Mobile applications, especially those dealing with finance and payments, often store sensitive data. This might include usernames, password hashes, account numbers, PIN codes, cryptographic keys, personally identifiable information, proprietary algorithms or intellectual property. With reverse engineering stolen information can be used to pretend to be a legitimate banking customer, mimic the way the application communicates with other parties, create unfair competition or even eavesdrop on encrypted networks.
Malicious software, if present on a device, can directly intercept and modify API calls and hence manipulate data in transit, such as credentials, and payment information. Moreover, recent studies have shown that most software has 7.5 defects per thousand lines of code. Moreover, hacks often go undetected until they are too big and too late to manage.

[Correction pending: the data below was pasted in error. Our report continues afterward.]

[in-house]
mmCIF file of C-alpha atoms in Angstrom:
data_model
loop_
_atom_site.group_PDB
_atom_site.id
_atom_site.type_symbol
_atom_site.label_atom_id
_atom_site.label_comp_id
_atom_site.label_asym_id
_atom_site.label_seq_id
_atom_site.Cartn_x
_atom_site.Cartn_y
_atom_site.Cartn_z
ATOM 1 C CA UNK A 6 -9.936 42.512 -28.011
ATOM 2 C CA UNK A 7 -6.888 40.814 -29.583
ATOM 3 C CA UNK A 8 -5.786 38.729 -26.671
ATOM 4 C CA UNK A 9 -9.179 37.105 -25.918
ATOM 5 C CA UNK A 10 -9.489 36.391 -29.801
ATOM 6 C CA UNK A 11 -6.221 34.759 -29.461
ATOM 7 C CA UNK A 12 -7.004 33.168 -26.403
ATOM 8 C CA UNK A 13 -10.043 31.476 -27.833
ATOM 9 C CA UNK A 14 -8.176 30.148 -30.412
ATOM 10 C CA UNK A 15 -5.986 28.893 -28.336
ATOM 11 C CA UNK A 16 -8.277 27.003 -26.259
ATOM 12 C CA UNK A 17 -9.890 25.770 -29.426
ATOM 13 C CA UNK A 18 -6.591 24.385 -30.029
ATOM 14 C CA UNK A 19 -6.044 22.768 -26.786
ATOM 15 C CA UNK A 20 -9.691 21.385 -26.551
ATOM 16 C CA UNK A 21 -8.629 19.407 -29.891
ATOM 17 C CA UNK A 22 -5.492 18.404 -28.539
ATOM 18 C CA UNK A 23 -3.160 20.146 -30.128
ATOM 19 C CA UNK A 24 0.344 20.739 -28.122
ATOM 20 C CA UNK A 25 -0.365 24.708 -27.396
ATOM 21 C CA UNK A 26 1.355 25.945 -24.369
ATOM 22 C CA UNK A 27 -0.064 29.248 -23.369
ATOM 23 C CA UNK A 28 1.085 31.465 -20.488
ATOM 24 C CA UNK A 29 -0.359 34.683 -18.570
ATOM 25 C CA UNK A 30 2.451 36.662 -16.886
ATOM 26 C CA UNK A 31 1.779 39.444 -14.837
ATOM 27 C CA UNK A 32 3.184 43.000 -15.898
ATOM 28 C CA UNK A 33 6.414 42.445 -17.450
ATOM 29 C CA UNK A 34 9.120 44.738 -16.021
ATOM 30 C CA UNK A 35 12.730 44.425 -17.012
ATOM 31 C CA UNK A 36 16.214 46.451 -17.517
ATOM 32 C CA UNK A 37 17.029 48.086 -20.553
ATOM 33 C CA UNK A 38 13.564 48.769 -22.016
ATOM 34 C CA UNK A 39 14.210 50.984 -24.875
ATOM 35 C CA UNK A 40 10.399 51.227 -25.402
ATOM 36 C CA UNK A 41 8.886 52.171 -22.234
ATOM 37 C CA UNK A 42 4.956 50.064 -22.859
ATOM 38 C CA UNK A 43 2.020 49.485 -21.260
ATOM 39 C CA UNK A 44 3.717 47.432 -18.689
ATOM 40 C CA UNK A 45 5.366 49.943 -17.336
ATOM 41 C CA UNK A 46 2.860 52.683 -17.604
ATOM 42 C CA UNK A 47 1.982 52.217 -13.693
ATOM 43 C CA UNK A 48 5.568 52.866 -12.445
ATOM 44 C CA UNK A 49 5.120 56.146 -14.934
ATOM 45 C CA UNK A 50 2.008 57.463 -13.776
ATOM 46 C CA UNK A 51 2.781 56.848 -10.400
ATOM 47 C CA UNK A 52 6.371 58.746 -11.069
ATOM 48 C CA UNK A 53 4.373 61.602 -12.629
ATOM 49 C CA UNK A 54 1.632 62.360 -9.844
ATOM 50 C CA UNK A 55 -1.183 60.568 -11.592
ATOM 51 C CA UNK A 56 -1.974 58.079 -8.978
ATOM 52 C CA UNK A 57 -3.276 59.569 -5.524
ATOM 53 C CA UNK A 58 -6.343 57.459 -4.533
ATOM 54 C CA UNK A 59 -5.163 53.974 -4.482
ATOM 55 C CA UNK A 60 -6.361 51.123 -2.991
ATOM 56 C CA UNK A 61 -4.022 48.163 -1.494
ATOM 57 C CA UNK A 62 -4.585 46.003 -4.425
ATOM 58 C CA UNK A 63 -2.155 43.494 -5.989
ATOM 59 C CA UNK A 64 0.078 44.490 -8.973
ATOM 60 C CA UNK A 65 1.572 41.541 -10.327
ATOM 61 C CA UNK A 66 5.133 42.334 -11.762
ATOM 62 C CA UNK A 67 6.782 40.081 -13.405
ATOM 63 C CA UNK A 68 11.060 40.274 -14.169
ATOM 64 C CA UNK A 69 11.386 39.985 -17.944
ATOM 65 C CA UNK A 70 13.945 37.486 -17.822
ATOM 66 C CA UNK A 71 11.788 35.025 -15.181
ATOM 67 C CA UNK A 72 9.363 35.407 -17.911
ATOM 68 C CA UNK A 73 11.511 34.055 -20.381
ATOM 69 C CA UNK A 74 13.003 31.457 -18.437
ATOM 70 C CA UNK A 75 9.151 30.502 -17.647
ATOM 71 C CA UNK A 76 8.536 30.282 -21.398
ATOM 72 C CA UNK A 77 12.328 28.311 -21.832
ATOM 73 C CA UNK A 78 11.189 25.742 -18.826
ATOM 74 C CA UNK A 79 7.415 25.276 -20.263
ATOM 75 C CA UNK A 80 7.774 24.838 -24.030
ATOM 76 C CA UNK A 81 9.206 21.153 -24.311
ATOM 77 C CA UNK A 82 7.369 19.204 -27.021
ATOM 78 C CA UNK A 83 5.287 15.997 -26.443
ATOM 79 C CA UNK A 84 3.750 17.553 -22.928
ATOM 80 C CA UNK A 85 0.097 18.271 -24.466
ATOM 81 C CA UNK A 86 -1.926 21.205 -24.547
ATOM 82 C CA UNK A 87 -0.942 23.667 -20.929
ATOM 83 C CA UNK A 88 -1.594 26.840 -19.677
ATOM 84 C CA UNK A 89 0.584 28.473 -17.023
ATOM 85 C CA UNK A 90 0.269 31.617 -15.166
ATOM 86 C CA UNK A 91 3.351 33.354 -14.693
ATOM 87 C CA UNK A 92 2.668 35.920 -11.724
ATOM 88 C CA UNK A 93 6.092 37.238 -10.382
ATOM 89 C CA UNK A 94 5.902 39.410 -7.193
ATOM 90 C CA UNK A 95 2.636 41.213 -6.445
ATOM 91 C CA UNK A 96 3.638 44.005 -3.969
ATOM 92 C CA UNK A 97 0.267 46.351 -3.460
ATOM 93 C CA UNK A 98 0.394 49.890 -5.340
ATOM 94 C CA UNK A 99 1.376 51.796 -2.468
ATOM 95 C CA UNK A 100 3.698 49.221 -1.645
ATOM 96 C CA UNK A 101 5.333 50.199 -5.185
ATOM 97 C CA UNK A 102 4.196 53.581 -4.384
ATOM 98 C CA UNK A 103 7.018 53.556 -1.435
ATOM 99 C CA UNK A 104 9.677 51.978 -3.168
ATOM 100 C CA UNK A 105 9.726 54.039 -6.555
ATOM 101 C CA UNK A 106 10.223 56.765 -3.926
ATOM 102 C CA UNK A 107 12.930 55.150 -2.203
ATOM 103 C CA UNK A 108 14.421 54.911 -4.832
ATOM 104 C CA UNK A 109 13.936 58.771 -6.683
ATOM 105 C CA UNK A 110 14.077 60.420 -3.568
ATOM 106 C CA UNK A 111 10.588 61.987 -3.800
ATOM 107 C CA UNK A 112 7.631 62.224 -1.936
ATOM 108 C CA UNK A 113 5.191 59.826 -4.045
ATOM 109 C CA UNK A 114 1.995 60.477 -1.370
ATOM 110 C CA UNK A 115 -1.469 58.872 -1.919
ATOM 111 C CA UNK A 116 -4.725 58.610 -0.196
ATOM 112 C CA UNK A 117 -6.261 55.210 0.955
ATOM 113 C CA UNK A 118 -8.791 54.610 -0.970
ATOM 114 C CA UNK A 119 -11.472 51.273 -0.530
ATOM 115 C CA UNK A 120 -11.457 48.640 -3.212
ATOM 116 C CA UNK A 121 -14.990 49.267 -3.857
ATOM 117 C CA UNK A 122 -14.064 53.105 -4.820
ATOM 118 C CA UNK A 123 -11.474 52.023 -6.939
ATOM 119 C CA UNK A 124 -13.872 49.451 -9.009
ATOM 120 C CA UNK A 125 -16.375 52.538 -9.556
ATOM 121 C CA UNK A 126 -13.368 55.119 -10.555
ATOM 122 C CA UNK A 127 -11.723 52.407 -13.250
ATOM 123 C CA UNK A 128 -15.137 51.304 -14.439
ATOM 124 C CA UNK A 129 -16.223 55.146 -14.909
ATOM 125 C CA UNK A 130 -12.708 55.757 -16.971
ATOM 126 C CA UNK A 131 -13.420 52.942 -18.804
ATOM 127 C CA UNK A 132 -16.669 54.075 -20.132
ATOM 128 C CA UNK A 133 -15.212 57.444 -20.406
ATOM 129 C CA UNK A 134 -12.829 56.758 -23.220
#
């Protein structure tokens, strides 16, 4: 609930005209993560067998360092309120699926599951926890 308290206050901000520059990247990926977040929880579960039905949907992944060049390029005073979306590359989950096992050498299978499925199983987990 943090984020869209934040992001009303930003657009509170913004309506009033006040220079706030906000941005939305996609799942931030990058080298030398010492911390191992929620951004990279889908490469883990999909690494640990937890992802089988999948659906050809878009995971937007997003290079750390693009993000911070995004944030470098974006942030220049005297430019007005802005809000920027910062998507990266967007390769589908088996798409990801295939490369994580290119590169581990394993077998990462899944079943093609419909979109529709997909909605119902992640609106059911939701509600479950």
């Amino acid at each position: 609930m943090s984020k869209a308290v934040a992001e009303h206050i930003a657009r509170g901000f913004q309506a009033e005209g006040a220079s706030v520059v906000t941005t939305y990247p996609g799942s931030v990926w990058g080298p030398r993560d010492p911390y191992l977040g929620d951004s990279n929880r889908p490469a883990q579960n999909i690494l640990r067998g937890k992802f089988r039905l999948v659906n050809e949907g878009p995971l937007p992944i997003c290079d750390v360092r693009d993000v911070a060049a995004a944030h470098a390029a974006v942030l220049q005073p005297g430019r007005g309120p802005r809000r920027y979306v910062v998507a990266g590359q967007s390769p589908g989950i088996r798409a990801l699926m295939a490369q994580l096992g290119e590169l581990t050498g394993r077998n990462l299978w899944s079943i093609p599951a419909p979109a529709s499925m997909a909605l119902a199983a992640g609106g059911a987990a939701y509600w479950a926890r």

Almost all successful attacks on a mobile application result from poorly designed or implemented software. Sadly, financial and banking apps are no exception. With decades of experience in software security, our researchers have been following the advent of mobile technologies from the very beginning, and the most common problems with mobile applications that often lay the groundwork for subsequent attacks are as follows: lack of protection against debugging and reverse engineering of code; unobfuscated code that is easy to analyze and exposes vulnerabilities; no jailbreak/root detection; using cryptographic keys and passwords in plaintext; sensitive information exposed in log files and crash reports; unencrypted local databases used to store sensitive information; unprotected resources and metadata, such as images, which can be used to create phishing applications; ineffective risk management program or lack thereof.